|Russia rejects Assad exit as precondition for Syria deal||
Russia voiced support on Saturday for international peace envoy Lakhdar Brahimi but insisted Syrian President Bashar al-Assad's exit cannot be a precondition for a deal to end the country's conflict, Reuters reported.
Syria has been experiencing unrest since mid-March 2011. Damascus says outlaws, saboteurs, and armed terrorists are the driving factor behind the unrest and deadly violence while the opposition accuses the security forces of being behind the killings.
Western states have been calling for Assad to step down. However, Russia and China are strongly opposed to the Western drive to oust Assad.
The Syrian government says that the chaos is being orchestrated from outside the country, and there are reports that a very large number of the armed militants are foreign nationals.
A Russian Foreign Ministry statement following talks on Friday with the United States and Brahimi reiterated calls for an end to violence in Syria, but there was no sign of a breakthrough.
Brahimi said the issue of Assad, whom the United States, European powers and their allies in the Persian Gulf insist must step down to end the violence, appeared to be a sticking point at the meeting in Geneva.
Russia's Foreign Ministry said: "As before, we firmly uphold the thesis that questions about Syria's future must be decided by the Syrians themselves, without interference from outside or the imposition of prepared recipes for development."
Russia has been Assad's most powerful international backer, joining with China to block three Western-backed UN Security Council resolutions aimed to pressure him or push him from power. Assad can also rely on regional powerhouse Iran.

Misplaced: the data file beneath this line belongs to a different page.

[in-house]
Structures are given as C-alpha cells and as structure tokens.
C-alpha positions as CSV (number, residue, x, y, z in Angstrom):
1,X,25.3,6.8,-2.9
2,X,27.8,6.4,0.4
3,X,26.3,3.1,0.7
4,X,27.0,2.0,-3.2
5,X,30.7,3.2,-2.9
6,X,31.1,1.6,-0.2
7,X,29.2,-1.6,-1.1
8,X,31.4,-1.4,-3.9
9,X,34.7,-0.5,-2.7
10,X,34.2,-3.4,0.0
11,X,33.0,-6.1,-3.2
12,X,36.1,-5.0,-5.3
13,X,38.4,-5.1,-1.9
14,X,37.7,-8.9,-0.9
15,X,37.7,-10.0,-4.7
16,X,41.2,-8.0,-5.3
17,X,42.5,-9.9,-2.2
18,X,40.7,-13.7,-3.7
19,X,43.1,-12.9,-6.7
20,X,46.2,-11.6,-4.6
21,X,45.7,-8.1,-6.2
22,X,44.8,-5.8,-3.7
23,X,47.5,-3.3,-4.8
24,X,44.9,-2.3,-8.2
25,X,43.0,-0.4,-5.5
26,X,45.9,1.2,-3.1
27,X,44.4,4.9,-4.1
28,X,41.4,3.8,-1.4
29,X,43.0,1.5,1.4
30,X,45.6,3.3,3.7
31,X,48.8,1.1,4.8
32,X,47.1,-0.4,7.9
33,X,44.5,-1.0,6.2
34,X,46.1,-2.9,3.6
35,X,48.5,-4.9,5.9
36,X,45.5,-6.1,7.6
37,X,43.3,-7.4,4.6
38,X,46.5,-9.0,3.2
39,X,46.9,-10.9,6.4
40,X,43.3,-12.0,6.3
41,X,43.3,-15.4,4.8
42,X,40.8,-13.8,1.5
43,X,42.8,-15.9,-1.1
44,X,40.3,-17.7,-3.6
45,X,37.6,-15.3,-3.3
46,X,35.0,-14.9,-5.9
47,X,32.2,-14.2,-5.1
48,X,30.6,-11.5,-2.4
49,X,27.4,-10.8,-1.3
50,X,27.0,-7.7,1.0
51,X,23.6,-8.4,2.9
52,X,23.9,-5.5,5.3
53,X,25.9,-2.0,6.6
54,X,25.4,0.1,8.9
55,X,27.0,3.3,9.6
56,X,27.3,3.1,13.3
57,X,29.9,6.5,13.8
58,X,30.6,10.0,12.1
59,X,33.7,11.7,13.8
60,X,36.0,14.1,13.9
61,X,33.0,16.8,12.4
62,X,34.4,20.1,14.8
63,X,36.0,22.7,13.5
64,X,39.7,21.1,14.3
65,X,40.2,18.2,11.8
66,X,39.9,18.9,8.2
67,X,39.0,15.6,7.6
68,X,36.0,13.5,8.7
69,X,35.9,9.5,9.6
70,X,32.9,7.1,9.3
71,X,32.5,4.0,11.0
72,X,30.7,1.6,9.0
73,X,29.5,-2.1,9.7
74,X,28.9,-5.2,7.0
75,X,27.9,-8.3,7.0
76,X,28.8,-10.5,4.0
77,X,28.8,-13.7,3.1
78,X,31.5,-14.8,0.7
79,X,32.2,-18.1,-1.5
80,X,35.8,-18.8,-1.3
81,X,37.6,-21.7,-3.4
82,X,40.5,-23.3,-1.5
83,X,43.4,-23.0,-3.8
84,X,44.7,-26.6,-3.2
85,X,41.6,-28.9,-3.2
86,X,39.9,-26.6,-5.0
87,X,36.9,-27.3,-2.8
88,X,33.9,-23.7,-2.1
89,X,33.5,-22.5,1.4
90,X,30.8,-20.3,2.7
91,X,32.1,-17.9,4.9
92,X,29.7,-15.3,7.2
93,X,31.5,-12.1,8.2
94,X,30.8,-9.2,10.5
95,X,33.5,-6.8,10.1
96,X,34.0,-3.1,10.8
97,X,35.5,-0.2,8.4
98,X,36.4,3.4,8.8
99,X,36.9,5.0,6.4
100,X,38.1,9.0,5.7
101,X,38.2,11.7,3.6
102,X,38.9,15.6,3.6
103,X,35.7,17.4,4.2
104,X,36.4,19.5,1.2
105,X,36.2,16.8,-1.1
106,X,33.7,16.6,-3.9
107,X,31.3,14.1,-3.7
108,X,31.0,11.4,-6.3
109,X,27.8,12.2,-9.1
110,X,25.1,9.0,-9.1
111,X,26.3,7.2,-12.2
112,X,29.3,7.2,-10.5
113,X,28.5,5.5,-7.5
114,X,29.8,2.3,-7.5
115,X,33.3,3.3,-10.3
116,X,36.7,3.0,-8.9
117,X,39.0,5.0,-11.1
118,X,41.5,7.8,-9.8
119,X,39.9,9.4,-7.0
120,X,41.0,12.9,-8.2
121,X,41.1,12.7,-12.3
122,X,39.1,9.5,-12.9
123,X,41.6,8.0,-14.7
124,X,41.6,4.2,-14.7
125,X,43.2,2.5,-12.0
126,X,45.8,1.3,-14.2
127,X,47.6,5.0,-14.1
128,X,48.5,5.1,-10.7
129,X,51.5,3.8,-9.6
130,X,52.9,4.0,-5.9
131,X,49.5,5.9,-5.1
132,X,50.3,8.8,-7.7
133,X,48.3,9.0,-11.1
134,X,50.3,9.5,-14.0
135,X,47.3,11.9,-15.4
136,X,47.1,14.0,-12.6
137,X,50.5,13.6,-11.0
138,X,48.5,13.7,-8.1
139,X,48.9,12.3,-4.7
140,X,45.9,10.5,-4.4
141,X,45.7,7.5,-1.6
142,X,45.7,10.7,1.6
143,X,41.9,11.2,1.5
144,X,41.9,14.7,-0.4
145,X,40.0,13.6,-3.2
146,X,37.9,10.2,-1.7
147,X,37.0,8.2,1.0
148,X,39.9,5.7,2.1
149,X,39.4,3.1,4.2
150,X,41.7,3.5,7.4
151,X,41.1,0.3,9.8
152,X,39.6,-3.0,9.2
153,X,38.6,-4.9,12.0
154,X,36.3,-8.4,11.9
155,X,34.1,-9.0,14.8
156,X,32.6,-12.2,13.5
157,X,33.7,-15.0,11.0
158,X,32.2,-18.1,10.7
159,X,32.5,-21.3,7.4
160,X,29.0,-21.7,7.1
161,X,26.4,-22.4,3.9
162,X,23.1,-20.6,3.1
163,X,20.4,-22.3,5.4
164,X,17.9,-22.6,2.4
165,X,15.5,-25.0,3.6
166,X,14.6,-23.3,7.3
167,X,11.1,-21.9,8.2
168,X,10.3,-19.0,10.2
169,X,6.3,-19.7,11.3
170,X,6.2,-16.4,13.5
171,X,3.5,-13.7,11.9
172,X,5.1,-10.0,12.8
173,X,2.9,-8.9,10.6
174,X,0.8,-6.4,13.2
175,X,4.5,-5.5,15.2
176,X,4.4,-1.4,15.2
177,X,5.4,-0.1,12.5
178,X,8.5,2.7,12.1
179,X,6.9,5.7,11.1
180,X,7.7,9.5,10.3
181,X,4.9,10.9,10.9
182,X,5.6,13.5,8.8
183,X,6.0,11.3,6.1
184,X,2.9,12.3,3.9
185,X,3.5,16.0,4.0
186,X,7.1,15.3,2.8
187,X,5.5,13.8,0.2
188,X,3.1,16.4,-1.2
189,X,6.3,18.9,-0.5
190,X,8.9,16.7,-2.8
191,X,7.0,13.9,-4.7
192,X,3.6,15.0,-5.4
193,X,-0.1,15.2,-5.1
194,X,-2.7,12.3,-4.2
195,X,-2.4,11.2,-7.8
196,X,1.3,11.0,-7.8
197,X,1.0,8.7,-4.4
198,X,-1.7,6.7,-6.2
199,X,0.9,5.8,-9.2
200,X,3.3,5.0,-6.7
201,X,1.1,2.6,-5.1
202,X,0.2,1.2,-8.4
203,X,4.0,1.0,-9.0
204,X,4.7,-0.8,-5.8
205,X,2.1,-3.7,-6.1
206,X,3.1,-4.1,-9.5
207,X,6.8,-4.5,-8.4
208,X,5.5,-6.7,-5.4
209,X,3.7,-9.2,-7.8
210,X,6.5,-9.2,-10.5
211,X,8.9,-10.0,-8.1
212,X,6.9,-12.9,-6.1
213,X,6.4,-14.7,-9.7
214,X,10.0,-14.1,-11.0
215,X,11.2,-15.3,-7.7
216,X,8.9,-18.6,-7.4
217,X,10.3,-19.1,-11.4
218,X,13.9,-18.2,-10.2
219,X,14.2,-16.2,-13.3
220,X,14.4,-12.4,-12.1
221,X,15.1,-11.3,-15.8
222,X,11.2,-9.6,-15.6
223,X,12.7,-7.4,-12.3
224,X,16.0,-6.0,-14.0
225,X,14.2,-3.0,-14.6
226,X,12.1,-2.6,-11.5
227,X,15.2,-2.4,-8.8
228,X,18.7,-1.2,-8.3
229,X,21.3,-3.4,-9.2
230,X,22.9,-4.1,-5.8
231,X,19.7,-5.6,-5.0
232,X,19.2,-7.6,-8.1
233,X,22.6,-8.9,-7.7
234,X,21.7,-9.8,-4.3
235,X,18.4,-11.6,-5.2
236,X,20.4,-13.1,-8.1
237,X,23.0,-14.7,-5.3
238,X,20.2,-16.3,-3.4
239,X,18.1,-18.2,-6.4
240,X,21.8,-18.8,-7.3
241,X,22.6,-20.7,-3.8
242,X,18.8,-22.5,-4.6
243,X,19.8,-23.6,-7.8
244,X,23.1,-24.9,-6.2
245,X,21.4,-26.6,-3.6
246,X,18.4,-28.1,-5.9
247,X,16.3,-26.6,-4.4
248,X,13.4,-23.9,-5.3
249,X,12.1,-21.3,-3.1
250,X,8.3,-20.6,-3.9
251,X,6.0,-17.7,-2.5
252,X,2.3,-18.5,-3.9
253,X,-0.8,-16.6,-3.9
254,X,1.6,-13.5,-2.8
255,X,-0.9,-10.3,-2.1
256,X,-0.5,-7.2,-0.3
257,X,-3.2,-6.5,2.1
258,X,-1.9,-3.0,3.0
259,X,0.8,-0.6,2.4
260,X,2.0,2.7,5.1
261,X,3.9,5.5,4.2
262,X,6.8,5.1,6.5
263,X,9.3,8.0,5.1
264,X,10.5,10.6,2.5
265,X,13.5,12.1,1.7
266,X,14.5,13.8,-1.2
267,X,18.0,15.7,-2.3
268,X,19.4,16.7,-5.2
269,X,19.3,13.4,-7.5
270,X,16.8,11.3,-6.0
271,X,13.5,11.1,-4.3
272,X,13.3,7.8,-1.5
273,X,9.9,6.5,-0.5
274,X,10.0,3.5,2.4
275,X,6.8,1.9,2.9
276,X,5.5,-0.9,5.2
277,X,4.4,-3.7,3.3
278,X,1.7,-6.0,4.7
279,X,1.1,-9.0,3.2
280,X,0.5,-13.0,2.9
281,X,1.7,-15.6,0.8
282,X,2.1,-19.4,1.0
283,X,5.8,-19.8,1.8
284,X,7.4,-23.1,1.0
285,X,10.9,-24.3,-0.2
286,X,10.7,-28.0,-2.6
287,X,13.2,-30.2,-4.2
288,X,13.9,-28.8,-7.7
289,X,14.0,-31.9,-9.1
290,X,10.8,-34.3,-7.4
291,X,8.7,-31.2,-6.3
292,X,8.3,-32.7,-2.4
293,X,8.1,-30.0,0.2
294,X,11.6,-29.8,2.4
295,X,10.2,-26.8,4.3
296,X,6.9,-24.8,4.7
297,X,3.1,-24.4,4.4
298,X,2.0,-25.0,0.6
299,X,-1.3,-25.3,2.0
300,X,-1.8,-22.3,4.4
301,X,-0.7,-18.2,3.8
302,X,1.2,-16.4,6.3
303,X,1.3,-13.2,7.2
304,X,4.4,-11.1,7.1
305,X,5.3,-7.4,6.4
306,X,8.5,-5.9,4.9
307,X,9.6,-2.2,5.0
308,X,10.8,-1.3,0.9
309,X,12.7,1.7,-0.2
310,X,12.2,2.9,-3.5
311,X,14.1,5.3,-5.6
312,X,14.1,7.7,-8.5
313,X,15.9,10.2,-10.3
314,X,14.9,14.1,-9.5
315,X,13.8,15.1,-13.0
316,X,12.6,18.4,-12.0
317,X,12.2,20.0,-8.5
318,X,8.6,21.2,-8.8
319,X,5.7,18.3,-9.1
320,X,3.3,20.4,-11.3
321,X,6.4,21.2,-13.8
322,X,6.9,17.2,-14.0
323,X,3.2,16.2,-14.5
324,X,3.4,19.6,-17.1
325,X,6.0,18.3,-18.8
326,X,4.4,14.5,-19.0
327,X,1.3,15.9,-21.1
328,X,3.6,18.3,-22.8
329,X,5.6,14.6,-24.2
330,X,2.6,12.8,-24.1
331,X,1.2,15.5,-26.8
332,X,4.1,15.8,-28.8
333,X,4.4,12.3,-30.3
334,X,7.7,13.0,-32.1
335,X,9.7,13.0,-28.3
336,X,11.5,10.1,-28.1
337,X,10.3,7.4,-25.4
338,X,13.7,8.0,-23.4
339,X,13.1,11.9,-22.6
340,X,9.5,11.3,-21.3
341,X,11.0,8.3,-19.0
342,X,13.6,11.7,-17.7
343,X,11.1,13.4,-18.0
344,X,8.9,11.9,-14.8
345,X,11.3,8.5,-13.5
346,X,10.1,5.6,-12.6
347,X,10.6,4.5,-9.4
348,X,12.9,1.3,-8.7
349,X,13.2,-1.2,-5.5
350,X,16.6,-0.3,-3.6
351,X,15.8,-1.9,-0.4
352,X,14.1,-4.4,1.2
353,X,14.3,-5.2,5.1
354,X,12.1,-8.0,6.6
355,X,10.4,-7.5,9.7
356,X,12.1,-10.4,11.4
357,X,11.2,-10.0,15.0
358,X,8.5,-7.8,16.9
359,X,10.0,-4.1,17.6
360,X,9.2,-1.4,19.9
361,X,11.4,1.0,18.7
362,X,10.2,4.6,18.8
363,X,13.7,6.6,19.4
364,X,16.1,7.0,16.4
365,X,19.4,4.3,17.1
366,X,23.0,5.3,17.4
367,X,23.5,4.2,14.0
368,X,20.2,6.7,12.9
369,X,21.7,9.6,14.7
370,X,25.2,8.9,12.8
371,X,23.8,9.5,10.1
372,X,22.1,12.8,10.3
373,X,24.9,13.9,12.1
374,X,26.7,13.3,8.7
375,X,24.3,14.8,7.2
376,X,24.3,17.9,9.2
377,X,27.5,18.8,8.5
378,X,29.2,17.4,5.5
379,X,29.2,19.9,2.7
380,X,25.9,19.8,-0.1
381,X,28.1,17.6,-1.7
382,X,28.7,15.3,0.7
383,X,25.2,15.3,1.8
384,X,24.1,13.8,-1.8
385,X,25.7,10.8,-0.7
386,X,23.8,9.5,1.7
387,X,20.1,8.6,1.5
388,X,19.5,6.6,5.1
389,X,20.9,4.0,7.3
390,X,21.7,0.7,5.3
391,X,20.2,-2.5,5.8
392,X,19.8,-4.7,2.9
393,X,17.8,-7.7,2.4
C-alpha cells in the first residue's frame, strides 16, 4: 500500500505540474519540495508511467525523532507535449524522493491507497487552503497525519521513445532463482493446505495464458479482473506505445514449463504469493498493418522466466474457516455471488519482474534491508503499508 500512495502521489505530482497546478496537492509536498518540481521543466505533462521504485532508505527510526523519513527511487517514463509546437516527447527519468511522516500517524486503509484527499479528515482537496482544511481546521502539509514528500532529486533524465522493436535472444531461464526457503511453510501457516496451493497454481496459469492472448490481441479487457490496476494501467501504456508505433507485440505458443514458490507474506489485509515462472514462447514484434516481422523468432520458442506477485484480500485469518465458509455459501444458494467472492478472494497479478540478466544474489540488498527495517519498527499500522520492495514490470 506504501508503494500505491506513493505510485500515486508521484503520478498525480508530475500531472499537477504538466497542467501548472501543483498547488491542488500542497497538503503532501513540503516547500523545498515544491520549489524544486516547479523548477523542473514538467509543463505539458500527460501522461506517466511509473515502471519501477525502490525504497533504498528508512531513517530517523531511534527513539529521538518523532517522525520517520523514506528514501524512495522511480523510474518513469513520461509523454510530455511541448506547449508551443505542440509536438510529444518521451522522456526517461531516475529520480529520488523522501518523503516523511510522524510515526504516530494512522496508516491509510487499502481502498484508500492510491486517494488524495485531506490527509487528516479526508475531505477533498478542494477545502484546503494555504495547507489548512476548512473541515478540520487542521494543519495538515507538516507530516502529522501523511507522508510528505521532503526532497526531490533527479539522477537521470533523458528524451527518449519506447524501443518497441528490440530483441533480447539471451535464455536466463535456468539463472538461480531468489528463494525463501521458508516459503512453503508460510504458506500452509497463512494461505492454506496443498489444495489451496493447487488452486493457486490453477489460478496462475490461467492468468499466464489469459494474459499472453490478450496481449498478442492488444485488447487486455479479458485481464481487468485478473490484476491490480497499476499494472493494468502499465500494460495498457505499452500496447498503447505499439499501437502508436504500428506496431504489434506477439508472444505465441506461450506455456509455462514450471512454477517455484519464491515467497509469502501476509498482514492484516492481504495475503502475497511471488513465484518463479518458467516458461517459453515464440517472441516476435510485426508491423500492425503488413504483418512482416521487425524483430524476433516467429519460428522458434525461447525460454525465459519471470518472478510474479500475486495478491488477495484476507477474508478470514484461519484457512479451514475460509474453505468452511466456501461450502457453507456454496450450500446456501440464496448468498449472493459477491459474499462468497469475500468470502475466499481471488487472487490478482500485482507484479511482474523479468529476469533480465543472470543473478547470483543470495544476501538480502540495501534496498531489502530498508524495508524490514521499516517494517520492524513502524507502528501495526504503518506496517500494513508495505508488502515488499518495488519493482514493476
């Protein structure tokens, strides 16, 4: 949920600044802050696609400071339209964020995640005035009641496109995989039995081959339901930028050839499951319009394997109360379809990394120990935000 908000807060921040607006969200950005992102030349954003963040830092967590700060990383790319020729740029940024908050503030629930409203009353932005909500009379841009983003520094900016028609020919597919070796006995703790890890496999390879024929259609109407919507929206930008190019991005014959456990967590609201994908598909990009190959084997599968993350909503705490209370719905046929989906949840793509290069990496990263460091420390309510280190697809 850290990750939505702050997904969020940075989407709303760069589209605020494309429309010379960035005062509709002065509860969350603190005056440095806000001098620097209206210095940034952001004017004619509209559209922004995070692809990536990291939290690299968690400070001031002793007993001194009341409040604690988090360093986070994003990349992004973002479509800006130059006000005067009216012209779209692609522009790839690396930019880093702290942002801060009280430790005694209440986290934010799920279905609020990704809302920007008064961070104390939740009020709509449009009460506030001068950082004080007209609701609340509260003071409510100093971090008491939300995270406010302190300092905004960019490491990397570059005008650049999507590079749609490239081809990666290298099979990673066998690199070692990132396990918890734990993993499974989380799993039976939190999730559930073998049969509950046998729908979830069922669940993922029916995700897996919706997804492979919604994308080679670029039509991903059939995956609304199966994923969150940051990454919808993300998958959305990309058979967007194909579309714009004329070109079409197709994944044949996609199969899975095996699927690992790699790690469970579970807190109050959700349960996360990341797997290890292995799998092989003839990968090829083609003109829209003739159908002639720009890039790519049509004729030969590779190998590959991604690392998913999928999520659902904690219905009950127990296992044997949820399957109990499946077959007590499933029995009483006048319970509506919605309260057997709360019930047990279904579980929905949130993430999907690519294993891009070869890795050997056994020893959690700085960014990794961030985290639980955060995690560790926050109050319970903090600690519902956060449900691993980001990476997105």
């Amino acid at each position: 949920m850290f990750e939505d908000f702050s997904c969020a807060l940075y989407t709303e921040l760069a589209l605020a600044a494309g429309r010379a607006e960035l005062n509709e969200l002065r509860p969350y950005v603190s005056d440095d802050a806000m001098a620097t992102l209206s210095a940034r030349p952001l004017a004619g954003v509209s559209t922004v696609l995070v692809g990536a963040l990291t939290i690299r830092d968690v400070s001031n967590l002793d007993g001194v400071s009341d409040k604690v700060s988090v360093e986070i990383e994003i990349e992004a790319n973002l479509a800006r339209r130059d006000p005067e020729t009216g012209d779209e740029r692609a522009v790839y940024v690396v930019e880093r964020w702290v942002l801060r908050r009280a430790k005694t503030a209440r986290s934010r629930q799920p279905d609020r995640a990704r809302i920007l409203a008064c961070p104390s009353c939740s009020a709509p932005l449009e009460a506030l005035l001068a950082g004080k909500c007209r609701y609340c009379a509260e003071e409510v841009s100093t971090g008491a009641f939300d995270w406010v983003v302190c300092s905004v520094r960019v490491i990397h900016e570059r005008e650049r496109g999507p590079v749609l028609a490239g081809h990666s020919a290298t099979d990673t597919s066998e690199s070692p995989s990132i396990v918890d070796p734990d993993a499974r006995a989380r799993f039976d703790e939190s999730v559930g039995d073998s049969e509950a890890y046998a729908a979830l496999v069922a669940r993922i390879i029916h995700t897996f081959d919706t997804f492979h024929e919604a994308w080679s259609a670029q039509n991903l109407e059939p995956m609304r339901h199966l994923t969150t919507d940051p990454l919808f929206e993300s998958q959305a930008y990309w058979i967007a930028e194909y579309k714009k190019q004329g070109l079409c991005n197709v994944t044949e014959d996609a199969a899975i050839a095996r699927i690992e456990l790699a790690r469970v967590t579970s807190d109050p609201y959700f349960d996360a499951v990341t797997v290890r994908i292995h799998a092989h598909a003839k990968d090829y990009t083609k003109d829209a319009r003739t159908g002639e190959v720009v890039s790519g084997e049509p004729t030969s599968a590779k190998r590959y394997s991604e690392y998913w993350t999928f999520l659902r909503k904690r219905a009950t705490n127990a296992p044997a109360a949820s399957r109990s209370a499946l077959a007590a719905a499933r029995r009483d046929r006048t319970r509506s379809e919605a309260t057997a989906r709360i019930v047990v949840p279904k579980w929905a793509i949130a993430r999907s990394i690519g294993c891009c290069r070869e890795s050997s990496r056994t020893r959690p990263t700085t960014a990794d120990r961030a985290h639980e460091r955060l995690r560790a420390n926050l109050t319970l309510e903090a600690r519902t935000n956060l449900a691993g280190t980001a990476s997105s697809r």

In Geneva, Russia called for "a political transition process" based on an agreement by foreign powers last June.
Brahimi, who is trying to build on the agreement reached in Geneva on June 30, has met three times with senior Russian and U.S. diplomats since early December and met Assad in Damascus.
Russia and the United States disagreed over what the June agreement meant for Assad, with Washington saying it sent a clear signal he must go and Russia contending it did not.
On Sunday, Assad outlined a new peace initiative that includes a national reconciliation conference, and the formation of a wide representative government which would then oversee new elections, a new constitution and general amnesty.
In a one-hour speech to the nation, Assad stated that the initiative can only take roots after regional and Western countries stop funding “militant extremists” fighting to overthrow the government, The Associated Press reported.
Assad said that Syria will not take dictates from anyone, and called on his countrymen to unite against "murderous criminals" whom he said are carrying out a foreign plot seeking to tear the nation apart.
The Syrian president ignored Western demands for him to step down and said he is ready to hold a dialogue but only with those "who have not betrayed Syria." He offered a national reconciliation conference, elections and a new constitution but demanded regional and Western countries stop funding and arming the rebels first.
Speaking at the Opera House in central Damascus, Assad told the hall packed with his supporters that "we are in a state of war. We are fighting an external aggression that is more dangerous than any others, because they use us to kill each other."
"It is a war between the nation and its enemies, between the people and the murderous criminals," he added. The audience frequently broke out in cheers and applause.
Assad, in his speech, acknowledged the enormous impact of the nation's conflict, which the United Nations recent estimated had killed more than 60,000 people.
"We meet today and suffering is overwhelming Syrian land. There is no place for joy in any corner of the country in the absence of security and stability," he said. "I look at the eyes of Syria's children and I don't see any happiness."
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